Carlson, Zepeda, and Onwuzuruike for their actions in
authorizing an arrest warrant and setting the conditions of
Grant's release and bond; and (3) District Court Judge
Joseph Dugan, Jr. for approving and signing the application
for a search and seizure warrant. Pl.'s Ex.
the alleged actions of Court Commissioners Carlson, Zepeda,
and Onwuzuruike and Judge Dugan occurred in their
quasi-judicial and judicial capacities. “Quasi-judicial
immunity extends to those persons performing tasks so
integral or intertwined with the judicial process that these
persons are considered an arm of the judicial officer who is
immune.” Bush v. Rauch, 38 F.3d 842, 847 (6th
Cir. 1994). The doctrine of absolute quasi-judicial immunity
has been accepted and applied to court support personnel
because of “‘the danger that disappointed
litigants, blocked by the doctrine of absolute immunity from
suing the judge directly, will vent their wrath on clerks,
court reporters, and other judicial adjuncts.'”
Kincaid v. Vail, 969 F, 2d 594, 601 (7th Cir. 1992)
(quoting Scruggs v. Moellering, 870 F.2d 376, 377
(7th Cir. 1989)). Court Commissioners Carlson, Zepeda, and
Onwuzuruike are entitled to absolute quasi-judicial immunity
for their actions in approving warrants and setting
conditions of release and bond. See Horsey v. State
Comm'r #2112, 2014 WL 2548130, at *1-2 (D. Md.
2014). Grant's claim against Judge Dugan is subject to
absolute immunity for actions taken in his judicial capacity.
See Mireles v. Waco, 502 U.S. 9, 9-11 (1991);
Forrester v. White, 484 U.S. 219, 226-27 (1988);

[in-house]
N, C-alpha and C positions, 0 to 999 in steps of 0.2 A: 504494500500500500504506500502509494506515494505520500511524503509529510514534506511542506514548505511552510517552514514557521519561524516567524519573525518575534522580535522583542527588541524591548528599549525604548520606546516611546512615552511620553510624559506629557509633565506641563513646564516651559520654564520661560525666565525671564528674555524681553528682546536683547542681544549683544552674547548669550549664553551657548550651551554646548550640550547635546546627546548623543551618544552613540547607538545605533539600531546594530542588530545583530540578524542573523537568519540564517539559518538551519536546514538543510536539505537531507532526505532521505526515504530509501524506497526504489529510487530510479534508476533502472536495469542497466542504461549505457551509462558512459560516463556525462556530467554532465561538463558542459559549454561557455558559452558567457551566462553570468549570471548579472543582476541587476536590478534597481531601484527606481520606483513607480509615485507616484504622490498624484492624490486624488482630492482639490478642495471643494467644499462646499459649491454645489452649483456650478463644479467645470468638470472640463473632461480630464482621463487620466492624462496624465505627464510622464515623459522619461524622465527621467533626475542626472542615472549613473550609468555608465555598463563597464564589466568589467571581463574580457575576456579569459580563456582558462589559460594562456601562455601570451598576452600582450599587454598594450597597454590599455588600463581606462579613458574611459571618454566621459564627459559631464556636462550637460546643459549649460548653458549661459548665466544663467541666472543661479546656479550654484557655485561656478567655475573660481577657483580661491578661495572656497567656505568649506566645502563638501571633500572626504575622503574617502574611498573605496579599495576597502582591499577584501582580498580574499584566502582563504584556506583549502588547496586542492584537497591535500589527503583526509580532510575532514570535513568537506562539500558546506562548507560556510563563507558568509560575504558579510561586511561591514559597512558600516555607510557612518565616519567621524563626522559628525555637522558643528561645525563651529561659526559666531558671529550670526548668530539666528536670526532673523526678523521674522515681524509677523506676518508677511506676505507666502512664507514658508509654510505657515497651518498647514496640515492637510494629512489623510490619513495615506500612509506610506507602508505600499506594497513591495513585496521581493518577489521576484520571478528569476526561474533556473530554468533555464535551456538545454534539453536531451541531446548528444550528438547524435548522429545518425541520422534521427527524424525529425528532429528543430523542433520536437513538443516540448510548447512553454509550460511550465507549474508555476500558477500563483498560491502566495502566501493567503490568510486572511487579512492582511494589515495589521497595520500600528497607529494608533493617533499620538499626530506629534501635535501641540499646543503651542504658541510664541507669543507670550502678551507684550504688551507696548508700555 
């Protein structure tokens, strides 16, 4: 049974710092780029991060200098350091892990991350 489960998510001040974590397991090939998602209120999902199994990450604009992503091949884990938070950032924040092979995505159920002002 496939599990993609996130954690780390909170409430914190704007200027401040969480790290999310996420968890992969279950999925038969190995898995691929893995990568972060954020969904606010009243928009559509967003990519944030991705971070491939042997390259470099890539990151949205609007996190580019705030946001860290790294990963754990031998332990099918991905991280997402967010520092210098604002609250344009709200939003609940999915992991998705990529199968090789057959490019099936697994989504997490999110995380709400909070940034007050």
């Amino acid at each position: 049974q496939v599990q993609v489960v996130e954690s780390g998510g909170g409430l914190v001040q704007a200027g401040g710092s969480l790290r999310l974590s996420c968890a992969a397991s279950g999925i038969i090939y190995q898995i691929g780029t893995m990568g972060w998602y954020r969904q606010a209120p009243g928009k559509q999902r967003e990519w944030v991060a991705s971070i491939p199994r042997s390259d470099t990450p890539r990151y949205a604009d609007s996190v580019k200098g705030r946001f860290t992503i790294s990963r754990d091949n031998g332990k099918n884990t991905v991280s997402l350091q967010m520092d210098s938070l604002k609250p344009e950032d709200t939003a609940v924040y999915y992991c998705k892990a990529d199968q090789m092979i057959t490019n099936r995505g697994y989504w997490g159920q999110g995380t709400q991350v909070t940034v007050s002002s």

Stump v. Sparkman, 435 U.S. 349, 355-56 (1978).
Grant's complaint against Assistant State's Attorney
Domico for prosecuting him on the charges is subject to
dismissal. Assistant State's Attorney Domico is
absolutely immune from damage liability for actions taken in
her prosecutorial capacity, because the decision whether to
prosecute plainly falls under such protected actions. See
Van de Camp v. Goldstein, 555 U.S. 335, 341-43 ((2009);
Burns v. Reed, 500 U.S. 478, 486 (1991); Imbler
v. Pachtman, 424 U.S. 409, 431 (1976); Springman v.
Williams, 122 F.3d 211, 213-14 (4th Cir. 1997);
Lyles v. Sparks, 79 F.3d 372, 376-77 (4th Cir.
1996); Franklin v. Office of Baltimore City State's
Attorney, WDQ-14-2356, 2015 WL 799416 at *3-4 (holding
that the prosecutor was entitled to immunity when the charges
were disposed of by a nolle prosequi because doing
so was “‘at the core of [their]
responsibilities' because it related to “whether to
proceed with a prosecution.'” (citing Springman
v. Williams, 122 F.3d at 213-14).
claims against defendants Wobensmith, Dugan, Domico, Carlson,
Zepeda, and Onwuzuruike are dismissed. The remaining
defendants shall respond, either by answer or appropriate
motion, to the complaint. A separate order follows.
on September 25, 2017, this court issued an Order Regarding
Motions, ECF No. 2. Apparently in response, Plaintiff, on
October 12, 2017, filed ECF No. 3, a “response”
to that Order. It is a rambling, incomprehensible filing
which provides no basis for any relief, assuming it was
possible to discern what relief Plaintiff seeks. It is
therefore denied, and Plaintiff shall comply with the Order
regarding the filing of motions, ECF No. 2.
 I take judicial notice of the state
court docket on the Maryland Judiciary Case Search website,